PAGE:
Summer Reading List
June 28, 2018
Now that it is officially summer break, This is Statistics is here to make sure you don’t fall victim to summer learning loss with these statistics reads. Here’s our round-up of books to take poolside:
By: Giorgia Lupi and Stefanie Posavec
Follow the lives of Giorgia Lupi and Stefanie Posavec, two information designers who highlight their daily lives through a set of postcards that contain just as much data as they do emotion. This compilation of mail art and data visualizations just might inspire you to map your own life!
By: Johnson and Gluck
Learn to be a sophisticated consumer of data! Everydata explores “little data” that will help you make smarter decisions in all areas of your life. It is also filled with countless examples of misinterpreted data, for example: pregnant women avoid caffeine because they interpret correlation as causation.
By: George E.P. Box
Take a look into the life of world-renowned statistician George E. P. Box. In this autobiography, you’ll learn about the unlikely events that led him to a statistics career and the statistical methods he taught himself.
By: Kaiser Fung
In Numbers Rule Your World, you’ll gain insight into the facts and figures that play a large role in your everyday life. With this book you can explore the power of statistical analysis, no training required!
By: Sharon Bertsch McGayne
The Theory That Would Not Die takes a look into the controversial theorem that has a long and convoluted history. From its development in 1740, to understanding why statisticians considered it taboo for 150 years – learn how Bayes’ rule can be found everywhere.
By: Michael Blastland and Andrew Dilnot
Learn the trick to seeing straight through confusing numbers in The Tiger that Isn’t. By the end of this book, you’ll be empowered and fascinated by the bewildering world of numbers.
By Steven Johnson
This riveting read presents a multidisciplinary reflection in solving the 1854 cholera outbreak in London. You’ll be presented with history, contagion theory, nature of scientific inquiry and more. Learn just how much this epidemic changed science, cities and the modern world.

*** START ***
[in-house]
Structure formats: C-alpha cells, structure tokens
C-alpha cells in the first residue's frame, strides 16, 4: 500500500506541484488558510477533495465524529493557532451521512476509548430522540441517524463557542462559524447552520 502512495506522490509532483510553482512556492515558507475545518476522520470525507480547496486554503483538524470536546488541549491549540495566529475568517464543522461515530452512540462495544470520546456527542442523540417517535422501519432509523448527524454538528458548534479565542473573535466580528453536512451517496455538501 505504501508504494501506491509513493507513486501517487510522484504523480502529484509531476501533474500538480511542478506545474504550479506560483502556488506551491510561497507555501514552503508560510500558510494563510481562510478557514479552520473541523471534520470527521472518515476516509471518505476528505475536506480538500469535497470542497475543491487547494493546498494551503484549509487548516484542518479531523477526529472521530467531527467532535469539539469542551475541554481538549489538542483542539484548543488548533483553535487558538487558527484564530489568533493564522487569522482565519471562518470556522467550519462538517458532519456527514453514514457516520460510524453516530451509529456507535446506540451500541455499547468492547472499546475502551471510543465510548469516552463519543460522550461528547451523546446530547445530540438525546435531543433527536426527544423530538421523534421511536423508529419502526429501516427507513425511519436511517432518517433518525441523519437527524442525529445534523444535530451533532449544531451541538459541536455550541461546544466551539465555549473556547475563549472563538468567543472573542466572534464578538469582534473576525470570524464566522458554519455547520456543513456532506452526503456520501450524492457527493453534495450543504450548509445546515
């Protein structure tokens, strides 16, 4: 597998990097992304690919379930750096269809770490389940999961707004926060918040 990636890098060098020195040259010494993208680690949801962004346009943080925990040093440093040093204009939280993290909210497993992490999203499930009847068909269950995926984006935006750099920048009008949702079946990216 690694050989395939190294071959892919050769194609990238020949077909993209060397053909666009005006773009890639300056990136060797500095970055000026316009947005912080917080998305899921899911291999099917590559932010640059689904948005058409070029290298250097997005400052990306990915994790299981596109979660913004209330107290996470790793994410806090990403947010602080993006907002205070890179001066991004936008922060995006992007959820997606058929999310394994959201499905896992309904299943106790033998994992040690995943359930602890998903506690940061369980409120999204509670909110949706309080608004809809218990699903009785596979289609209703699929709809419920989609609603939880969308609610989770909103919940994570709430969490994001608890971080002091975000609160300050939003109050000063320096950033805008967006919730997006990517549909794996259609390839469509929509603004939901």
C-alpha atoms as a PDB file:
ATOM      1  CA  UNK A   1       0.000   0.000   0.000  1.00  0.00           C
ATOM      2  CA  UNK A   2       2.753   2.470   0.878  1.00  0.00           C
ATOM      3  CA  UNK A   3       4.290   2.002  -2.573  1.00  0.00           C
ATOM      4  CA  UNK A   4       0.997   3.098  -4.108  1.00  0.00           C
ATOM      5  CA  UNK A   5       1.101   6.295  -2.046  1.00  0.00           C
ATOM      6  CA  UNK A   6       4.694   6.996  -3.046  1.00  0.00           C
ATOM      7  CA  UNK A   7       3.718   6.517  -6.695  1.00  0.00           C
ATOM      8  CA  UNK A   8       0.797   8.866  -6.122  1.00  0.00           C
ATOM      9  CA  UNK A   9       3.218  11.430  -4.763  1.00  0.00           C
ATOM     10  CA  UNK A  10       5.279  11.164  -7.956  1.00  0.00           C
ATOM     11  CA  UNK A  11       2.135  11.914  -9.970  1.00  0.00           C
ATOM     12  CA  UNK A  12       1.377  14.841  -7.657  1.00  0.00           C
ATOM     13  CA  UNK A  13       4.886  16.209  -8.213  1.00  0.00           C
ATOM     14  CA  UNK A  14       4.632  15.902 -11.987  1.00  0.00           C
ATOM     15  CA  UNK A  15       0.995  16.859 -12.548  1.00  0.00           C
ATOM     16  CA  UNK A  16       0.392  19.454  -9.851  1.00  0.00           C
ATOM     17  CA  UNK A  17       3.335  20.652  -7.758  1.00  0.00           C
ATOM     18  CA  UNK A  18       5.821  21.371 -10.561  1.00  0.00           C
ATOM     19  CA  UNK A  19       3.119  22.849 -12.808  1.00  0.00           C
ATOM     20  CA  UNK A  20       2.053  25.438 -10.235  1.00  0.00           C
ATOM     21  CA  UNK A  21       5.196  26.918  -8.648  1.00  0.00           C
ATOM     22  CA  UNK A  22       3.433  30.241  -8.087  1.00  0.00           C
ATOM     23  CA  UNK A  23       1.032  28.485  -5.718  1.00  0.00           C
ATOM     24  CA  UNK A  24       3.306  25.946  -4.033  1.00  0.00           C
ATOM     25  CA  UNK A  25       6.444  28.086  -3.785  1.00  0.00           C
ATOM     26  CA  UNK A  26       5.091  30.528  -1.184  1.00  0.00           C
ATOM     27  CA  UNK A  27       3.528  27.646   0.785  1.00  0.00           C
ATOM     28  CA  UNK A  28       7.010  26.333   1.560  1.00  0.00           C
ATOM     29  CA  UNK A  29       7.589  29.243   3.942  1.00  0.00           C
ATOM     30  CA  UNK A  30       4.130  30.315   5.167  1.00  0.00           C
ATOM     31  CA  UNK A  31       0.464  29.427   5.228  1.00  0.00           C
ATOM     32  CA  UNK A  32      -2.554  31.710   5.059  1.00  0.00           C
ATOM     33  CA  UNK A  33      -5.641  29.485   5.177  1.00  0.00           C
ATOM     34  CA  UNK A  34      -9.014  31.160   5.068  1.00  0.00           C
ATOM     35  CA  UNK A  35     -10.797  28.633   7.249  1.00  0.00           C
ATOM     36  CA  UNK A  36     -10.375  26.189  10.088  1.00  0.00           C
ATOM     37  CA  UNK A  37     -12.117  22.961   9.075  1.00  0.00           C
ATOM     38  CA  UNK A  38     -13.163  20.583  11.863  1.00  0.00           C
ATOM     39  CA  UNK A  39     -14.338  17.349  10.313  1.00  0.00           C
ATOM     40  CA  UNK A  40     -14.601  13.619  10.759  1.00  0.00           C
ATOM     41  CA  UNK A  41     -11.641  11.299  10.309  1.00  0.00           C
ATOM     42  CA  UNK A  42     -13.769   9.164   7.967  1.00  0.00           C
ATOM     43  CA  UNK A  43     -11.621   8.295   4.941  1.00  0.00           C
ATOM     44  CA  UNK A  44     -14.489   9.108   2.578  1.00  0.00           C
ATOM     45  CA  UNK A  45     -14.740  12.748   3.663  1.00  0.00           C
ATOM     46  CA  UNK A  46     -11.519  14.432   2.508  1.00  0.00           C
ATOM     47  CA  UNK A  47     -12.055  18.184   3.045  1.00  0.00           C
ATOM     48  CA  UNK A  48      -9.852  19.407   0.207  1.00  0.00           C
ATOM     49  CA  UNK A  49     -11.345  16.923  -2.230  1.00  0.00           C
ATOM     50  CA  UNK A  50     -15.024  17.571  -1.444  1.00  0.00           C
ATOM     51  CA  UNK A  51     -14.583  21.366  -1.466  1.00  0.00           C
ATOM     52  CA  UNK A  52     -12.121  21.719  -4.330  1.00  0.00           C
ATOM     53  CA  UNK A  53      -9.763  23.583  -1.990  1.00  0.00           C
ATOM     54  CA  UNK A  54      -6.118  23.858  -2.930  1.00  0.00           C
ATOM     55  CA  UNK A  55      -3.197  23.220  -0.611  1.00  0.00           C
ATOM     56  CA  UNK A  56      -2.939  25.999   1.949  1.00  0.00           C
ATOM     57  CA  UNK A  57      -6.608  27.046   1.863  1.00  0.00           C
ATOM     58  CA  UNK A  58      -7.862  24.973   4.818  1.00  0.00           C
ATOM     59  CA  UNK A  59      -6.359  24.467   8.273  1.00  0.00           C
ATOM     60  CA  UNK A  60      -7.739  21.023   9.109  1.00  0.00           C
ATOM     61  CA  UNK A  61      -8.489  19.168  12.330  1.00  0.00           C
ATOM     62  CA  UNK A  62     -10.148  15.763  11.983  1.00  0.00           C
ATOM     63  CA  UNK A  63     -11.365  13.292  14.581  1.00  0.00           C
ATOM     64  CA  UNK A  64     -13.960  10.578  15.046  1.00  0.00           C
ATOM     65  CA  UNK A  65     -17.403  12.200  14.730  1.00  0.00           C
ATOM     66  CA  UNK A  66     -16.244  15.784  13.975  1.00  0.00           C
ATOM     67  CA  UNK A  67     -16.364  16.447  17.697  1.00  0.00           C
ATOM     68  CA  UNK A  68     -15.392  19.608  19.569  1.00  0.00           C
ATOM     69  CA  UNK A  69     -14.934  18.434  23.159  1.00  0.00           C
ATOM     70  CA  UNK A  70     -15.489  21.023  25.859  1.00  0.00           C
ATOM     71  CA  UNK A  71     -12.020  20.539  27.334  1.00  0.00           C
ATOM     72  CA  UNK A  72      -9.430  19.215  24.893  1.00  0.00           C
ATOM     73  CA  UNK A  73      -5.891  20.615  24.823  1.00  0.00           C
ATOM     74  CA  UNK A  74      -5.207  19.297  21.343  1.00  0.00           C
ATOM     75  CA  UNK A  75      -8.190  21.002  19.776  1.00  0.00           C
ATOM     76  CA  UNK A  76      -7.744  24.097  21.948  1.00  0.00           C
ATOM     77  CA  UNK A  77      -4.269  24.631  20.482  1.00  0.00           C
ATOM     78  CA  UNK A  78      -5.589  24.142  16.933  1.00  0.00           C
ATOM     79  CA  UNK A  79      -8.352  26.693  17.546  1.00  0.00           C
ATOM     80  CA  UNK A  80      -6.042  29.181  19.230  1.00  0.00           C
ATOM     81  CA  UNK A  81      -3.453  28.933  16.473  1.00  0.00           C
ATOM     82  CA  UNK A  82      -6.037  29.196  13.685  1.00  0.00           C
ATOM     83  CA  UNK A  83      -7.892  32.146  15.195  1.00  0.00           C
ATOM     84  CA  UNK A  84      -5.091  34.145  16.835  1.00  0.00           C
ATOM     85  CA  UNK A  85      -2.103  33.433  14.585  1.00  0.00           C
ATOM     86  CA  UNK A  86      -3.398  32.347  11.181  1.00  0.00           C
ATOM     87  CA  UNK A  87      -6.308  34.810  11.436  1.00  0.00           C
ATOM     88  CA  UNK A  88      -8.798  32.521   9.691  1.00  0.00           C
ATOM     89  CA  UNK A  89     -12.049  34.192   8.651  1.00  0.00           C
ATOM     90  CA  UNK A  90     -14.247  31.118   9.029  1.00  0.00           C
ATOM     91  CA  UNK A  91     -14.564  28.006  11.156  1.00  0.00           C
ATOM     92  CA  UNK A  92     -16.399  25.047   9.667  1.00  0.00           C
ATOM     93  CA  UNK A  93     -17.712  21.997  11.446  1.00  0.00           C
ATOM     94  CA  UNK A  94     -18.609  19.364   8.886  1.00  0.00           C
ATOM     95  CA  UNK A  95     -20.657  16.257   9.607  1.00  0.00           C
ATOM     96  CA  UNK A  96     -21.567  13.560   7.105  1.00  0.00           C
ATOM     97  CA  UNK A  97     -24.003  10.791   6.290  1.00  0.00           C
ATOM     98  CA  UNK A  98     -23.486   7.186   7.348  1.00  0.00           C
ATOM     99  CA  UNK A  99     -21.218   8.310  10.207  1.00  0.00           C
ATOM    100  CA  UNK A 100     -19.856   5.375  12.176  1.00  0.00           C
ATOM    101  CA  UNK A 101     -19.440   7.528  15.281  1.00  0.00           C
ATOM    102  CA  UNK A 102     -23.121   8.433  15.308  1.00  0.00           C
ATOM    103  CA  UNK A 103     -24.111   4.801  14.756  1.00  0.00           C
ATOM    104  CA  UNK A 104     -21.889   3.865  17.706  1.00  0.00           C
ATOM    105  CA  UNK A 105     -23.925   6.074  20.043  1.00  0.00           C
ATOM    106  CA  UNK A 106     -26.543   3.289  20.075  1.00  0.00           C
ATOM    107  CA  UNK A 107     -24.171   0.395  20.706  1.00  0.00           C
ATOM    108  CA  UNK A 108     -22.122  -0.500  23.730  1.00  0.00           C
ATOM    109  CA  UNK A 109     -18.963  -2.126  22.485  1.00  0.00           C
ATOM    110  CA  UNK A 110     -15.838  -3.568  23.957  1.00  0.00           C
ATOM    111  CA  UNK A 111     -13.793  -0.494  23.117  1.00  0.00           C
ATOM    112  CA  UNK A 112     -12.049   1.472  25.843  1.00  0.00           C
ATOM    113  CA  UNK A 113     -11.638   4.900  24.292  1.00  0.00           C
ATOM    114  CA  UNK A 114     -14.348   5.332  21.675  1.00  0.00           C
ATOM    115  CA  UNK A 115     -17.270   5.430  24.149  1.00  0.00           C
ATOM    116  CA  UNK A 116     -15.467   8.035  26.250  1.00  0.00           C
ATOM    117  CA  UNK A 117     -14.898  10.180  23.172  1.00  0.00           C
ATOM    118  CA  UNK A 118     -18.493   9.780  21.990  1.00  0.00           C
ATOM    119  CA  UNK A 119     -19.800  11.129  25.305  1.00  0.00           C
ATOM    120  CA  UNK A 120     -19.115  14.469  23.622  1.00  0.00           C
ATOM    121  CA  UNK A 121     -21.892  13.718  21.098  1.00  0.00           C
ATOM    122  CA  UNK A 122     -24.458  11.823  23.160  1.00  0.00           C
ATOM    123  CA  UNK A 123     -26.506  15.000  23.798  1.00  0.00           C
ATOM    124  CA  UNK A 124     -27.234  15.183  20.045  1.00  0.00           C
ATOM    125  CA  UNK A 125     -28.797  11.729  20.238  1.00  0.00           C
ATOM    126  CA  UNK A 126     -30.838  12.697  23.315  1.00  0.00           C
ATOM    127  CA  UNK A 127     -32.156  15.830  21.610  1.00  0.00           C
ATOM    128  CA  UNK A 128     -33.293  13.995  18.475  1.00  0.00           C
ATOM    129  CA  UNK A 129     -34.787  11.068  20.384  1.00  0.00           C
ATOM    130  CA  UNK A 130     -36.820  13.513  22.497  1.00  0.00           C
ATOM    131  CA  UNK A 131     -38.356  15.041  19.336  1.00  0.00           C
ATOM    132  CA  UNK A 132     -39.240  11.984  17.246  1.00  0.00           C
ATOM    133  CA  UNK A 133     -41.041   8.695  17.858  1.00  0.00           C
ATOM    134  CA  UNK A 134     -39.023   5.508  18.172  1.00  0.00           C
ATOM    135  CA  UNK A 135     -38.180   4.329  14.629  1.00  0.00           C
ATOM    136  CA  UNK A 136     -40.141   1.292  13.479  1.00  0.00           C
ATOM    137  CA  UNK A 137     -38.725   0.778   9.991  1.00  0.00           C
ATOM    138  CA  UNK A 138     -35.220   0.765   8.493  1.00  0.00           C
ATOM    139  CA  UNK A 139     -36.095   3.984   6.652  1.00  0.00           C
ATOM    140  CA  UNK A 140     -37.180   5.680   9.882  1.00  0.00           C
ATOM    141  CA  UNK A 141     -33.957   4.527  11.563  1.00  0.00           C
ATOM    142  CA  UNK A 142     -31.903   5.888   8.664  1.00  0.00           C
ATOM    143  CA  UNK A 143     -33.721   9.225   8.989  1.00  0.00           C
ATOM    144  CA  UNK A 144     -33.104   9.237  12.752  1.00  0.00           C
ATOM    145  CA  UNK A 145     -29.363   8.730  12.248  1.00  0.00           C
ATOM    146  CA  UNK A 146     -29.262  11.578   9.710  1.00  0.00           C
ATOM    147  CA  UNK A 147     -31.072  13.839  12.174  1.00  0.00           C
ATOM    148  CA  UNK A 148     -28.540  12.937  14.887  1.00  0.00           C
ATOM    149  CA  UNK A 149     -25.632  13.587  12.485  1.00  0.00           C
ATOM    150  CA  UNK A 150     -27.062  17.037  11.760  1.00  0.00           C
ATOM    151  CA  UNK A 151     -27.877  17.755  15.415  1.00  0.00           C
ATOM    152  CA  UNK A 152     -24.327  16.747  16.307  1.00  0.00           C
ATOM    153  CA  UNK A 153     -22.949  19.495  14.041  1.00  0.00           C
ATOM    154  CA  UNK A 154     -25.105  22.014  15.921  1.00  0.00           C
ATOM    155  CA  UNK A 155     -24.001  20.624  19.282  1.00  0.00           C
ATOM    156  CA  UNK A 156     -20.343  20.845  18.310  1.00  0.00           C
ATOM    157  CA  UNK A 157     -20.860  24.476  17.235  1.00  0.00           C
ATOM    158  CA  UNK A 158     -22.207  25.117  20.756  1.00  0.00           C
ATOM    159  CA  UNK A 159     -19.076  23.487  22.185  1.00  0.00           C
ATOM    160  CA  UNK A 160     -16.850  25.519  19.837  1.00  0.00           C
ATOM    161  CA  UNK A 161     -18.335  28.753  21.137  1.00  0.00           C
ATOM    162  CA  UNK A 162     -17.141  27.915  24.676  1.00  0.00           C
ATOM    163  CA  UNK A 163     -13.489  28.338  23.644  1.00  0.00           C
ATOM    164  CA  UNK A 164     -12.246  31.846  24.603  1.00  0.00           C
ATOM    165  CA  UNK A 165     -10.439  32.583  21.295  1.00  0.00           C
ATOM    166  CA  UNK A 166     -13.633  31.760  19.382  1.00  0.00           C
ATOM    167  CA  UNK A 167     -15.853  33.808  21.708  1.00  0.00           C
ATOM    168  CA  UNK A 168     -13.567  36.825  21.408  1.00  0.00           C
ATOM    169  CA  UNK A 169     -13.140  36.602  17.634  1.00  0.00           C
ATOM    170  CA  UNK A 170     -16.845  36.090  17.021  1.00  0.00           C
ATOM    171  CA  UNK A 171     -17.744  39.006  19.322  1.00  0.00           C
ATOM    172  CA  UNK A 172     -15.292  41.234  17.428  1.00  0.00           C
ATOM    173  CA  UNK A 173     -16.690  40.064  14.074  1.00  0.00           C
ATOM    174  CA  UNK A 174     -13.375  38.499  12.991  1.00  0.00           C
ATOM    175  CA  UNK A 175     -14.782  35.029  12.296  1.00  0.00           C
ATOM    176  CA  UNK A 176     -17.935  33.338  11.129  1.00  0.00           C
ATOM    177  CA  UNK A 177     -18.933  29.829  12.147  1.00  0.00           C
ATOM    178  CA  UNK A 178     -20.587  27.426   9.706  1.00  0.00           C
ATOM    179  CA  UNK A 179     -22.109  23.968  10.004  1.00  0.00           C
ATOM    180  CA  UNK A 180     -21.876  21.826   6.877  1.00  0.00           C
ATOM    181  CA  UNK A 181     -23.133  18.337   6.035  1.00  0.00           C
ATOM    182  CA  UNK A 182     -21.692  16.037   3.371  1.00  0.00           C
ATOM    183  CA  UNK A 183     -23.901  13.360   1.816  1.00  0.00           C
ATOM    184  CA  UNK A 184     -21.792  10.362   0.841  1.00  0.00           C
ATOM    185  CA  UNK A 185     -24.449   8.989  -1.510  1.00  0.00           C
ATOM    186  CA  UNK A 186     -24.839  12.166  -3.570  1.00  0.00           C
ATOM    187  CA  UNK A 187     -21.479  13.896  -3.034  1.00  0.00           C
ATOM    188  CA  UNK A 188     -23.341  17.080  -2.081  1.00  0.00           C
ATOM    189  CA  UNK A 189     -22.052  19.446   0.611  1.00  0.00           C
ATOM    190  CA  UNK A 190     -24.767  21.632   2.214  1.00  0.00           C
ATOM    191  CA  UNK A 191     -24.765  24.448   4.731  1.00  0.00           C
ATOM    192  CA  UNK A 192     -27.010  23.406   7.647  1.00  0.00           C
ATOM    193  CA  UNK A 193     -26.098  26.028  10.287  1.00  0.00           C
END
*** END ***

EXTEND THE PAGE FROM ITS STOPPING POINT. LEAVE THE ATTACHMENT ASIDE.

By Howard Wainer
Ever wonder how you can take all the information you read and figure out fact from fiction? Well, this summer read shows how statistics can help you decipher what’s true, especially in the era of fake news. Be entertained and educated, and learn more about how knowledge of data can challenge authority.
By David S. Salsburg
Science is not always exact. This fact-filled read looks at measurements followed by errors and statistical methods through a historical lens. Learn how oftentimes, “errors and blunders” can lead to useful information and uncover false data.
This fall in the Public Health Data Challenge, 91 teams made up of 303 students submitted their recommendations on how local officials should fight the national opioid epidemic after analyzing the CDC’s Multiple Cause of Death (Detailed Mortality) data set. Students recommended creative and thoughtful solutions for local officials including increasing the availability of naloxone…
Irineo Cabreros is an AAAS Mass Media Fellow with the sponsorship of the American Statistical Association. He spent 10 weeks this summer training as a science journalist with Slate in its New York City offices. This summer I had the opportunity to write for the science desk at Slate magazine as an AAAS Mass Media Fellow sponsored…